Monday 11, April 2016

Dubai – MENA Herald: The Transport Research Laboratory (TRL), a leading transport consultancy and research firm, has predicted that the emergence of autonomous vehicle technology will revolutionize the GCC region’s transport sector. The firm pointed out that there is a continuing global growth in the autonomous vehicles market, which is reflected in the growing number of manufacturers exploring the technology. In line with this, TRL has urged that the region needs to be prepared in terms of road infrastructure, legal framework and regulations that can accommodate and support autonomous vehicles.

According to the company’s senior executives, despite the skyrocketing number of manufacturers, no self-driving cars have been made available to the public. However, industry analysts have expressed confidence that by the year 2020, self-driving cars would then be publicly available. As such, authorities in the region have already started to study the development of this new technology. The move represents the region’s preparation for autonomous vehicle technology — which also includes the development of road infrastructure and encouraging manufacturers to create the appropriate environment for the introduction of driverless vehicles.

“The growing popularity of autonomous vehicle technology, combined with its potential as a safer and more secure means of transport, suggests that this new technology will eventually revolutionize the region’s transport segment,” said Akin Adamson, TRL’s Middle East Director. “TRL has over 50 years of experience in vehicle automation. So, it is well positioned to aid policymakers, government authorities and customers in this process by developing a program of activities, legal framework and regulations that can accommodate and support autonomous vehicles.”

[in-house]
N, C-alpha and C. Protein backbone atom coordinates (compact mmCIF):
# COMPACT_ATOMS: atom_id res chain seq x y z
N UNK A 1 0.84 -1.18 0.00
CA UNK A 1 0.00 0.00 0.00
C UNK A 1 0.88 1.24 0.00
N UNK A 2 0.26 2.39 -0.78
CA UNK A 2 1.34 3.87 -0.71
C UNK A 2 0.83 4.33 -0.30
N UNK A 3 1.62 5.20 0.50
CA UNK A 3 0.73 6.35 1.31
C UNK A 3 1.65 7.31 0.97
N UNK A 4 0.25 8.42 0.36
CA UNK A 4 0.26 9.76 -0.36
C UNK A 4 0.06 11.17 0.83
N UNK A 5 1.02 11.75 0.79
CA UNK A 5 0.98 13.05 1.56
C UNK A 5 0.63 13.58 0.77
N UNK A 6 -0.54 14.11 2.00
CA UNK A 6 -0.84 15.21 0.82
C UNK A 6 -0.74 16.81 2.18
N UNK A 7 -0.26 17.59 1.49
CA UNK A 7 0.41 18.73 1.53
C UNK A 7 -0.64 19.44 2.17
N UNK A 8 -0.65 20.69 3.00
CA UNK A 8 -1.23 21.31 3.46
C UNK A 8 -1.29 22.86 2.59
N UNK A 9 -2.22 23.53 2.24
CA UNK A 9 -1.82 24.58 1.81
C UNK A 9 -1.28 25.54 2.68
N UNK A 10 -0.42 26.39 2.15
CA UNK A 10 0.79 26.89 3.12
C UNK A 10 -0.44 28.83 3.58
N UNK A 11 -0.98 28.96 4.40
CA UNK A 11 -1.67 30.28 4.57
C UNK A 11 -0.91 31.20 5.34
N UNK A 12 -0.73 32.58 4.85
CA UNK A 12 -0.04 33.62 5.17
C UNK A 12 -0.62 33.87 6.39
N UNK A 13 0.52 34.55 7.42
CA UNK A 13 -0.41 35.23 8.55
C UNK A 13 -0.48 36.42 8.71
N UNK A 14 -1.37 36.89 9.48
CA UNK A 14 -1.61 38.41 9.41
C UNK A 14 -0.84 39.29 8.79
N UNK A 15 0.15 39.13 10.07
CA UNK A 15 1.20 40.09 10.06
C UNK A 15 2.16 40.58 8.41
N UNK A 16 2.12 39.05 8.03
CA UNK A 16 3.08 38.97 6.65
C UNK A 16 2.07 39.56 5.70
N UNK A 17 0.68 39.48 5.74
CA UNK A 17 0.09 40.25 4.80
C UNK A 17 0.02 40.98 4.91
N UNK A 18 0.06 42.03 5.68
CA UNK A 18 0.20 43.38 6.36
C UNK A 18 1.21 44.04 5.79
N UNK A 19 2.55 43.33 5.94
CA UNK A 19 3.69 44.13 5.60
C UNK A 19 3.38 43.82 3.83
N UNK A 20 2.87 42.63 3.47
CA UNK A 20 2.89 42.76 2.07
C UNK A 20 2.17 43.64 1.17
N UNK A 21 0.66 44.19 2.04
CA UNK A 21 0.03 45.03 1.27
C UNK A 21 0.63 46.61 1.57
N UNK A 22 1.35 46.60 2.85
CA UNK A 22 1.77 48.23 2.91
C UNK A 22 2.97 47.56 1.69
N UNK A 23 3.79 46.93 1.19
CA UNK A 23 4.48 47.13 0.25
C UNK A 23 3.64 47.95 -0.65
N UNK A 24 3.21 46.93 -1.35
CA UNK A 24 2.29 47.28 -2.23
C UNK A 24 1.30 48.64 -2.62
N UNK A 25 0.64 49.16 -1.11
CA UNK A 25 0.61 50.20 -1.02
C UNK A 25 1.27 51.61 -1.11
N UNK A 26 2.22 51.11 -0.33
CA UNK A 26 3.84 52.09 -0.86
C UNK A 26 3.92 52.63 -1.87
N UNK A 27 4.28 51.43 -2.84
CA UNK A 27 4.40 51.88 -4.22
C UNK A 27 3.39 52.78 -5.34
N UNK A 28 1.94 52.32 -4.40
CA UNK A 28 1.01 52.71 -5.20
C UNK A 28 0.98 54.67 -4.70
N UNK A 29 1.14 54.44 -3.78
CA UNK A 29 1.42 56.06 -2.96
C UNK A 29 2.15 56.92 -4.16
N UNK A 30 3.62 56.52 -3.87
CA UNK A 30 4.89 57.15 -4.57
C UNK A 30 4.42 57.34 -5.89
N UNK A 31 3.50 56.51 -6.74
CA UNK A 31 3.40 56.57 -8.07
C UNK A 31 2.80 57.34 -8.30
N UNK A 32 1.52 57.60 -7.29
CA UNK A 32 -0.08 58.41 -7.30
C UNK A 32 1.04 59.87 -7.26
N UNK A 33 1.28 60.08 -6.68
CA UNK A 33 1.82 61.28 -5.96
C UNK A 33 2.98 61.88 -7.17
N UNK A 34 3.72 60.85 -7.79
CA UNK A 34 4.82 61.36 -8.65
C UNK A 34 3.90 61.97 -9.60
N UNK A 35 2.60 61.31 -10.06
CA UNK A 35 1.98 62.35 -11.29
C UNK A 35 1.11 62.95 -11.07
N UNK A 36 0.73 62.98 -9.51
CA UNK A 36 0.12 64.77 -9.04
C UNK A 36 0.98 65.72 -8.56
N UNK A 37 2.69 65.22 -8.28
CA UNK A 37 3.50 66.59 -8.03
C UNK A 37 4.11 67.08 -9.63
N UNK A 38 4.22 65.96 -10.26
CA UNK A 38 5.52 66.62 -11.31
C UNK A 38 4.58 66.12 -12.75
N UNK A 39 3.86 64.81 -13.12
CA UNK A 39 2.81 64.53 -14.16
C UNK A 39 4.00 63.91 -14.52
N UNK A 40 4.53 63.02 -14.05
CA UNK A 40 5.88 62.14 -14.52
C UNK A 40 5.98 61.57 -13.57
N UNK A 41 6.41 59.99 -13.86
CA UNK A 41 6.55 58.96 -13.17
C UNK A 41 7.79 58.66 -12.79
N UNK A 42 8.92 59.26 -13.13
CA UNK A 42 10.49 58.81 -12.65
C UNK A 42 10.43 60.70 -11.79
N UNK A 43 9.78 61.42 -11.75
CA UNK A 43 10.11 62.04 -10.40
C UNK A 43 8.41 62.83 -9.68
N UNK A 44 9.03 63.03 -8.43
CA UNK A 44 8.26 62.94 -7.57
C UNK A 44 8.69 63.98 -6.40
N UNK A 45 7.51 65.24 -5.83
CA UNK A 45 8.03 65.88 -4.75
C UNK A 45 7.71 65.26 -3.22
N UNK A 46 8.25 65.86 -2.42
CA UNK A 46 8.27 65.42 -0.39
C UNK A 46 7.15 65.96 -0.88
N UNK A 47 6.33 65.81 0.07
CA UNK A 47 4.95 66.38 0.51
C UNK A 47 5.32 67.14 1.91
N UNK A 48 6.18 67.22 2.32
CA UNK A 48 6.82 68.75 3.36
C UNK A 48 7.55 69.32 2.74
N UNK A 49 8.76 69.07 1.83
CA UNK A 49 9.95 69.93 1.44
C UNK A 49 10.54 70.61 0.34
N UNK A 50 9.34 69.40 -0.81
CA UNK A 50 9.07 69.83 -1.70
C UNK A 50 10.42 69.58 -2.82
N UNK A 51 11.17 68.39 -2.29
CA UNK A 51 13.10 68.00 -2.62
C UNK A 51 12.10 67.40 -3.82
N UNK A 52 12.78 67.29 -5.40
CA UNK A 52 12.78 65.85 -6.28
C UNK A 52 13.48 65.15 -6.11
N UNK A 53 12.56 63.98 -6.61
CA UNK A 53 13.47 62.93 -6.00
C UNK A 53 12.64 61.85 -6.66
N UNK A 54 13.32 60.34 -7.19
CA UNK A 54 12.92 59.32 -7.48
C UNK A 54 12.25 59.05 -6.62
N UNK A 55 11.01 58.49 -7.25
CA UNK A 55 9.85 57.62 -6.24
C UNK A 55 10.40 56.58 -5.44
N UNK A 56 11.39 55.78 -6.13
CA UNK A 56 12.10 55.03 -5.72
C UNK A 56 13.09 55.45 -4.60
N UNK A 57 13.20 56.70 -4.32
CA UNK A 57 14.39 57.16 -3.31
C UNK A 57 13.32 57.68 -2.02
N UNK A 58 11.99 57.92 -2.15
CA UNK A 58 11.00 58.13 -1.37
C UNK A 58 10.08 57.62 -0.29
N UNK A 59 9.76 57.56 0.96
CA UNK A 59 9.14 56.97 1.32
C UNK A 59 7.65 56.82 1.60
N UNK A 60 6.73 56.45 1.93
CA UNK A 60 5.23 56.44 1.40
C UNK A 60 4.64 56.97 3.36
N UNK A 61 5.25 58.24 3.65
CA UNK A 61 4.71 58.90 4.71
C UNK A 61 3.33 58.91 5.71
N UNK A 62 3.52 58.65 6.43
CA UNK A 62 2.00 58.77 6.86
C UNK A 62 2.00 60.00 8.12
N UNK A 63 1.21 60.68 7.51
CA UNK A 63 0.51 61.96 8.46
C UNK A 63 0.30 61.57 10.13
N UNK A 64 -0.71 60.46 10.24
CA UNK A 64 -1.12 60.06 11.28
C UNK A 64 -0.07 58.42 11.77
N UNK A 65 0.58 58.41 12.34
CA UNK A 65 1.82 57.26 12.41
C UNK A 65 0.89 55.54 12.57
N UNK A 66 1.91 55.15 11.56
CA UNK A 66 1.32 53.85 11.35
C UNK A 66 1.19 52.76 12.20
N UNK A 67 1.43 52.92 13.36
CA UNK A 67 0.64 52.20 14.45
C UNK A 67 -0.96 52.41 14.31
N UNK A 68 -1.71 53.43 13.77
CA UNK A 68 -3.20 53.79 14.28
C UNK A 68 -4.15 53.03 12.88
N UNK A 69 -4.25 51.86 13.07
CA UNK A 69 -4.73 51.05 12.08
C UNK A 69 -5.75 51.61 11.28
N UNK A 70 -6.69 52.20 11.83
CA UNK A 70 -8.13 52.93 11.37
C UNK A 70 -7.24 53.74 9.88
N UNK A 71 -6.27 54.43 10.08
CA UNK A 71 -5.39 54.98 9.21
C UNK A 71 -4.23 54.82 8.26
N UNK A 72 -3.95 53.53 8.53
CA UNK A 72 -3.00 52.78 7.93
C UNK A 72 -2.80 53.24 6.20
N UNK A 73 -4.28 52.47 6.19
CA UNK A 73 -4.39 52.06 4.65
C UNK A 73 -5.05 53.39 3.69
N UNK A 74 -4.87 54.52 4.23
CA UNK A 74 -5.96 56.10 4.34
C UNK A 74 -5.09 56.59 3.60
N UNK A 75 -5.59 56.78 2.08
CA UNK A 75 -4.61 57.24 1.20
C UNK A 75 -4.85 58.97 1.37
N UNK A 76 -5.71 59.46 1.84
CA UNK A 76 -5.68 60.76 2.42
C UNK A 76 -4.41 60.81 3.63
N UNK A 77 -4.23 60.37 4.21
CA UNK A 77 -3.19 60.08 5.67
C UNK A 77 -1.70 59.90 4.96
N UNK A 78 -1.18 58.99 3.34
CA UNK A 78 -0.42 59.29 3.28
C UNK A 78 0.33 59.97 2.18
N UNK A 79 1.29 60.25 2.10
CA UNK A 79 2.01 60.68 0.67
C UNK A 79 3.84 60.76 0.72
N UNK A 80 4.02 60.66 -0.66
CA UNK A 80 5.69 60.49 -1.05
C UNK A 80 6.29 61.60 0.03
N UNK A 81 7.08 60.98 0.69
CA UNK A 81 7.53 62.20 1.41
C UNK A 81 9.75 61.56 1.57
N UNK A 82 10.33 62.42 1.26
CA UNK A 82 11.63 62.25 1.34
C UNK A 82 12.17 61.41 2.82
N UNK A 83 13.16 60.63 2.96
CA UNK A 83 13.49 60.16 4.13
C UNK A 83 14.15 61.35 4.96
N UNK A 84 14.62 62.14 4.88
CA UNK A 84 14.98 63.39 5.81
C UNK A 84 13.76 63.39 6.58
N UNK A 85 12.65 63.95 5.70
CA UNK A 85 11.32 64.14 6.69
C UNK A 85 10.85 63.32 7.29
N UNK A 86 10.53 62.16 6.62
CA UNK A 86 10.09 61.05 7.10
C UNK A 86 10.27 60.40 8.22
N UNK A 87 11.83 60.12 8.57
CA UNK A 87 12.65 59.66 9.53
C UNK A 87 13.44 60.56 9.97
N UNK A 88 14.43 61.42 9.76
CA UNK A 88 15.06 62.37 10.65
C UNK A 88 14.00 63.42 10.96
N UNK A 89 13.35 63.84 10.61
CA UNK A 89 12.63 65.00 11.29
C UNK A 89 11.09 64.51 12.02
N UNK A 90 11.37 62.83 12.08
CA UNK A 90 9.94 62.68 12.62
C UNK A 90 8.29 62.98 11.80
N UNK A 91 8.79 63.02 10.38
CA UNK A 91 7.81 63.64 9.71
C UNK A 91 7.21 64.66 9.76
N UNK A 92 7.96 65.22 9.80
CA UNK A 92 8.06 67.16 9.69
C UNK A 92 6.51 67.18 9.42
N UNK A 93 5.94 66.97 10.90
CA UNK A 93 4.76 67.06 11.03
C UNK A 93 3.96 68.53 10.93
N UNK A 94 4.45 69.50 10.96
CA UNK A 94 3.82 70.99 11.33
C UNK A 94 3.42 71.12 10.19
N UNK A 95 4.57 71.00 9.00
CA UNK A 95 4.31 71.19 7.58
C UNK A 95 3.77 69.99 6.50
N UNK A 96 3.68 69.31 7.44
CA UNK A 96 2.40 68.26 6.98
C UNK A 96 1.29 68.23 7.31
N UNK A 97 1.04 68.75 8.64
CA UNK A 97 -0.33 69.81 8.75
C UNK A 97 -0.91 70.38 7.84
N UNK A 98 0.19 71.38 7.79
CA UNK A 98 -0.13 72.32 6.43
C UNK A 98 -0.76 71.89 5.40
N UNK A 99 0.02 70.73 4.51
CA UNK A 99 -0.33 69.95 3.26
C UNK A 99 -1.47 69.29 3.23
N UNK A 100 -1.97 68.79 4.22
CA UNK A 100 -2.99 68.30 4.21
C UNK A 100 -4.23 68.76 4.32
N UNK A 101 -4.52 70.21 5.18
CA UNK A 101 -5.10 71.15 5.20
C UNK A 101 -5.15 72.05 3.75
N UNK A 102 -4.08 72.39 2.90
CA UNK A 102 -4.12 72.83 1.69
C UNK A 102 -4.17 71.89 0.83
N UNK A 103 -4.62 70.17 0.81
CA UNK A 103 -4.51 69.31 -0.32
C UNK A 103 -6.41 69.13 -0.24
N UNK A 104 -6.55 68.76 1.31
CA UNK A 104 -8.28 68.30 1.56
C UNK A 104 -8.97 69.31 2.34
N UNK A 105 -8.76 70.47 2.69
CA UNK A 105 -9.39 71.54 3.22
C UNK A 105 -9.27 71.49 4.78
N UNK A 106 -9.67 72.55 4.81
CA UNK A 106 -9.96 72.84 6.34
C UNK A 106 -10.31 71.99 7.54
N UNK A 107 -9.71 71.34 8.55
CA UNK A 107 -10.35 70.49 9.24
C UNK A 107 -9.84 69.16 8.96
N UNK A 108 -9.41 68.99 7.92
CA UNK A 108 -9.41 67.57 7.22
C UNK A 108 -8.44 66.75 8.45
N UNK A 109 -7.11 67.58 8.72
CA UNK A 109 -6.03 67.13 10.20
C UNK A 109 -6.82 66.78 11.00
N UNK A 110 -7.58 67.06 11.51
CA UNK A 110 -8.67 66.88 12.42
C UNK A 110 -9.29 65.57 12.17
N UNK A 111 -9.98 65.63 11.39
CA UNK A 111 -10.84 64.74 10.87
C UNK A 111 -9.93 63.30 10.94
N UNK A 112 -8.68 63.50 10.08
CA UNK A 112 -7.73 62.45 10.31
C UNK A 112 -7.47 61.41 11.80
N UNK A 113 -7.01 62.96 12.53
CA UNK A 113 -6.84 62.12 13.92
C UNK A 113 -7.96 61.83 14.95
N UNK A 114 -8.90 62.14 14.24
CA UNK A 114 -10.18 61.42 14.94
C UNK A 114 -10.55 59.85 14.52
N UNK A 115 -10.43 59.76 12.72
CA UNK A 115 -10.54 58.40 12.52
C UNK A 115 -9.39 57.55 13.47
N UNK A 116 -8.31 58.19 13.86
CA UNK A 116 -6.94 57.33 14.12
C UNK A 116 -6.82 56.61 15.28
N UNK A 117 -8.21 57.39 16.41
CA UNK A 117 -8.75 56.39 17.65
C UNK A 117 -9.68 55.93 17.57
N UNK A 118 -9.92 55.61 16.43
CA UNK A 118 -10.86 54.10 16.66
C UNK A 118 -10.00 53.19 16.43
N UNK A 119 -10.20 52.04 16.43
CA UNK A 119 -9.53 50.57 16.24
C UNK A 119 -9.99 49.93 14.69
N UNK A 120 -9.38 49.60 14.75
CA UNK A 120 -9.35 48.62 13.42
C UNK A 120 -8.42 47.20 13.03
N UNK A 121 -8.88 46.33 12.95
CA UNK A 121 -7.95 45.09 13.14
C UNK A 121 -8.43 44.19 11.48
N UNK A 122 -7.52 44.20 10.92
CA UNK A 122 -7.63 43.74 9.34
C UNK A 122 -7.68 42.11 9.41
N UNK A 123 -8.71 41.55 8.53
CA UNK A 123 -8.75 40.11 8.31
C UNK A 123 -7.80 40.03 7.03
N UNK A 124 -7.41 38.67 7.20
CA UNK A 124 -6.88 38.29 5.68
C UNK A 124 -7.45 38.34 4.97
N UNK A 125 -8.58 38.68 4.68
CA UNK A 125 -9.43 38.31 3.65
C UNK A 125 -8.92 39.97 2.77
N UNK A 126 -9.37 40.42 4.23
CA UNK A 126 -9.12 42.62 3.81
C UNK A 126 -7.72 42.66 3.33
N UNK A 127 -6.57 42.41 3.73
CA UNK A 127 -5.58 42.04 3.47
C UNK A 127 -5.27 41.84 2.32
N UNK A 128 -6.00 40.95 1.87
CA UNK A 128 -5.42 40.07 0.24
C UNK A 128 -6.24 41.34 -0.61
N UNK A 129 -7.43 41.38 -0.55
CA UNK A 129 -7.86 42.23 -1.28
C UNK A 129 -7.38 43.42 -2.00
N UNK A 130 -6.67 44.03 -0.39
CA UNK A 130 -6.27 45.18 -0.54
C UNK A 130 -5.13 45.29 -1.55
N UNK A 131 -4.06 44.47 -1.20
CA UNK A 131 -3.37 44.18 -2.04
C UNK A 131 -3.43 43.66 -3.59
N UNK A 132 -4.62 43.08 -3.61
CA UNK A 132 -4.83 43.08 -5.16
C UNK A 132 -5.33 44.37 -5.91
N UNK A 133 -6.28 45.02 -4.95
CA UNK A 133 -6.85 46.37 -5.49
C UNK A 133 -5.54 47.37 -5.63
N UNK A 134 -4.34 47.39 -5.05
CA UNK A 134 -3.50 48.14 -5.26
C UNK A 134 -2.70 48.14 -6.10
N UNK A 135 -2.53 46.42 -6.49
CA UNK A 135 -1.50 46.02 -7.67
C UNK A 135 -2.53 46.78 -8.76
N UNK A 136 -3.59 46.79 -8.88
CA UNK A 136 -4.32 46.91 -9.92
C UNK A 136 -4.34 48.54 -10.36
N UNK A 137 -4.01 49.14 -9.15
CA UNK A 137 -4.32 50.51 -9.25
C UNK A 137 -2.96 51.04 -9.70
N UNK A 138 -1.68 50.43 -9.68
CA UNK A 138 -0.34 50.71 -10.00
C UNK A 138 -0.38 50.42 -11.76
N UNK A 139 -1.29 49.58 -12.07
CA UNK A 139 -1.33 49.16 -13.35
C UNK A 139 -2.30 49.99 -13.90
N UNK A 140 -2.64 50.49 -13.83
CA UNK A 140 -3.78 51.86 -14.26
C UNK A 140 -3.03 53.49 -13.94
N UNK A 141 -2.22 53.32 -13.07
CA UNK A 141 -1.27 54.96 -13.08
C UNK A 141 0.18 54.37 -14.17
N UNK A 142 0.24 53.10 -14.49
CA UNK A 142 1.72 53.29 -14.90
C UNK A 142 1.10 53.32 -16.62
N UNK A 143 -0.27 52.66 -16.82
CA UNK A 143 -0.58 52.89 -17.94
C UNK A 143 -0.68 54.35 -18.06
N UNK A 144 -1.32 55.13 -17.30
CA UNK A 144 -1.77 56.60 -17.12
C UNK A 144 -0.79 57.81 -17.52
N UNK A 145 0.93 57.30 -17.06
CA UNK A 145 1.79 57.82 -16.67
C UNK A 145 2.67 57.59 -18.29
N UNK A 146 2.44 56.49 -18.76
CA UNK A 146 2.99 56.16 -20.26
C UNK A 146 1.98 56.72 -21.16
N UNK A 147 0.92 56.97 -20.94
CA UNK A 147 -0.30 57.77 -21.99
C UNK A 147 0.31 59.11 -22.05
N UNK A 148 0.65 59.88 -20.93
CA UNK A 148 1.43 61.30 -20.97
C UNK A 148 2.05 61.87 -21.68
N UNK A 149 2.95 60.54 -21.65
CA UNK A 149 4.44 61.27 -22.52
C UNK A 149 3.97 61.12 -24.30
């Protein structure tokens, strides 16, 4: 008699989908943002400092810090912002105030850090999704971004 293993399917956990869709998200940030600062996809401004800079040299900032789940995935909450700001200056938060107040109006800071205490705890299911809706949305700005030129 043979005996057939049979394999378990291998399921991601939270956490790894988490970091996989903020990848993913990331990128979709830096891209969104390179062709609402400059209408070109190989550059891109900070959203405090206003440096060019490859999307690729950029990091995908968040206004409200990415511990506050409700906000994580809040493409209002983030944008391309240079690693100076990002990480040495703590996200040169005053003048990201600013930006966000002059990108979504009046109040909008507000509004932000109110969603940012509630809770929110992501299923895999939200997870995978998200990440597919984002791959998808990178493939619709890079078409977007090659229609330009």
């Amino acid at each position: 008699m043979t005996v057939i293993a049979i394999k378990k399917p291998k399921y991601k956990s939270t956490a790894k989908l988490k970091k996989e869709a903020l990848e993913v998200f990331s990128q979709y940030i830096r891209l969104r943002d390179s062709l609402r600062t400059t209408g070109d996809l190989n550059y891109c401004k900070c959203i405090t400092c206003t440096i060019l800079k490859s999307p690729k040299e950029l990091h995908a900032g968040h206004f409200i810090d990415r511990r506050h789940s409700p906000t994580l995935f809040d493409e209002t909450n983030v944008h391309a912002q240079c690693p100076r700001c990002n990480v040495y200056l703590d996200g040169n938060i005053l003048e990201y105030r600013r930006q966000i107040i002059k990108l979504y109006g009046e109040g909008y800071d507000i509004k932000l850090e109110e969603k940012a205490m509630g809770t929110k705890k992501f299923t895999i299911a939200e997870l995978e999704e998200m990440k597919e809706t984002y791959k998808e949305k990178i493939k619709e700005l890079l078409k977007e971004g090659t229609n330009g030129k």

One of the company’s latest endeavors is the Greenwich Automated Transport Environment (GATEway) project, an £8 million (AED 44 million) project funded by Innovate UK and Industry. TRL is leading the project which will investigate public perception, reaction and engagement with a range of different types of automated vehicles. As part of the project, three British companies are working in collaboration to develop new iconic automated pods for public trials this summer. Using entirely British engineering and software capabilities, Westfield Sportscars, Heathrow Enterprises and Oxbotica will develop pods capable of operating fully autonomously and safely on the streets of London in the Royal Borough of Greenwich.

The three companies, all of which recently joined the GATEway project as consortium members, will be working together to develop the existing Ultra PODS currently in service at the UK’s Heathrow Airport. Operating at Terminal 5 for nearly five years, these pods have already carried 1.5m passengers and completed 3m kilometres of fully automated operation. Led by Westfield Sportcars, these pods will now be adapted to navigate the streets of Greenwich without the need for dedicated tracks.

The shuttle trial, which is one of three automated vehicle tests within the GATEway project, will investigate public acceptance of automated shuttle vehicles within the urban mobility landscape. Other trials set to take place in the project include autonomous valet parking and automated deliveries.

“Last year, Dubai announced that the latest technologies in the field of smart mobility solutions will be considered for use in Expo 2020. Further the announcement highlighted, the emirate is now pioneering efforts in the region to be the first to map out a strategy and plan on how to utilize autonomous vehicle (driverless car) technology on to the emirate’s road networks. The GATEway project is an exciting leap forward for the UK and TRL is very honoured to be leading this UK consortium and is also well positioned in bringing such initiatives and best practices to the GCC region,” concluded George Zakhem, Programme Manager, TRL – UAE.

TRL has a growing portfolio of innovative research projects in the field of connected and autonomous vehicles. Notable projects include MOVE_UK, Atlas, Sentience, the testing of partial automation on UK roads; ADAPTATION, simulator research into behaviour of “non-equipped” drivers when driving in mixed and automated traffic; Heavy Vehicle Platooning Study for the Department of Transport and a £11m research programme to develop fully autonomous cars jointly funded by Jaguar Land Rover and the Engineering and Physical Sciences Research Council (EPSRC), will look at some key technologies and questions that need to be addressed before driverless cars can be allowed on the roads without jeopardizing the safety of other road users, including cyclists and pedestrians. Other projects include research into the business case for automated vehicles, implications for highways authorities and cybersecurity of automated vehicles.